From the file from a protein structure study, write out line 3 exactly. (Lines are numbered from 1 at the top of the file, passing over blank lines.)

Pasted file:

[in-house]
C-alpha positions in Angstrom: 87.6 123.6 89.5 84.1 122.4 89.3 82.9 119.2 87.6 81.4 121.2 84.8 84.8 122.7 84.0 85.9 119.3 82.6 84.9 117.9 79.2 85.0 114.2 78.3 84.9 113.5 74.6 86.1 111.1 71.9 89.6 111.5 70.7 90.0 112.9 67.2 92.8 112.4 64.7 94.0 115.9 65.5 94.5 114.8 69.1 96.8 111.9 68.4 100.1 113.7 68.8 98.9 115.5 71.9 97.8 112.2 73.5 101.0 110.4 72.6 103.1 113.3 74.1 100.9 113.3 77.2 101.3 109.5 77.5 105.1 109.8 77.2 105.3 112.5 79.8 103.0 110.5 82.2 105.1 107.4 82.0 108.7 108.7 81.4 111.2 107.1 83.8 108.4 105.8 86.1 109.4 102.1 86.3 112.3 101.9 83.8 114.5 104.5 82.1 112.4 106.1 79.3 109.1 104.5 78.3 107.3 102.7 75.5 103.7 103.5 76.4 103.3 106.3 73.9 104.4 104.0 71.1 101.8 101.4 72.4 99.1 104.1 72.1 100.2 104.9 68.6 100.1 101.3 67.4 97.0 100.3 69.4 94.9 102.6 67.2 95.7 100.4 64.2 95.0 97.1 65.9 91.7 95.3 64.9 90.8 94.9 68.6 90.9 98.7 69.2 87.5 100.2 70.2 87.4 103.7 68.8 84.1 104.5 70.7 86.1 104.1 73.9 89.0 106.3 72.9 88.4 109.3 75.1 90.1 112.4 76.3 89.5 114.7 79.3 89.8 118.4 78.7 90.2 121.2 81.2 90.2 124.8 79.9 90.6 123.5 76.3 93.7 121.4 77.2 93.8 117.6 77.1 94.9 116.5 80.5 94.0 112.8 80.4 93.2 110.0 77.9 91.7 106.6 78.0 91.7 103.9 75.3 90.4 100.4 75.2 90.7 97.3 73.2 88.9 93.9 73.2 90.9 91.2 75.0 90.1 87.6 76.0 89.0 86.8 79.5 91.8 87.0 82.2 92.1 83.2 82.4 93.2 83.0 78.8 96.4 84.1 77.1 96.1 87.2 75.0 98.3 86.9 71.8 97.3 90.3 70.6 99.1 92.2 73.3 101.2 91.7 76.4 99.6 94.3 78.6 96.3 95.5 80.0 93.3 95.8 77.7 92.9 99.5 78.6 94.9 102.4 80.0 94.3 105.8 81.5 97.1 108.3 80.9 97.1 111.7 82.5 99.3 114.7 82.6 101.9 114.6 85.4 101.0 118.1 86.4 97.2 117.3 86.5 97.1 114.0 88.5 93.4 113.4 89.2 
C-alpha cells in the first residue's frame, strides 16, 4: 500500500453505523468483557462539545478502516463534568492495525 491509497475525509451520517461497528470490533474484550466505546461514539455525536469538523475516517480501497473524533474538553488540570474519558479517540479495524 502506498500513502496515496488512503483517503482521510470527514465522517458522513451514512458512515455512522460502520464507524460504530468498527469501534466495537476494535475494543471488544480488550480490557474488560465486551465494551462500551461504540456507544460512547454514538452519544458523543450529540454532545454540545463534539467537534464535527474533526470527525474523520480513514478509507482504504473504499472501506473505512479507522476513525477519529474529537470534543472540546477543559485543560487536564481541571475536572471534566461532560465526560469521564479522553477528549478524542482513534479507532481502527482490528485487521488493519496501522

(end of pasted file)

C-alpha cells in the first residue's frame, strides 16, 4: 500500500453505523468483557462539545478502516463534568492495525 491509497475525509451520517461497528470490533474484550466505546461514539455525536469538523475516517480501497473524533474538553488540570474519558479517540479495524 502506498500513502496515496488512503483517503482521510470527514465522517458522513451514512458512515455512522460502520464507524460504530468498527469501534466495537476494535475494543471488544480488550480490557474488560465486551465494551462500551461504540456507544460512547454514538452519544458523543450529540454532545454540545463534539467537534464535527474533526470527525474523520480513514478509507482504504473504499472501506473505512479507522476513525477519529474529537470534543472540546477543559485543560487536564481541571475536572471534566461532560465526560469521564479522553477528549478524542482513534479507532481502527482490528485487521488493519496501522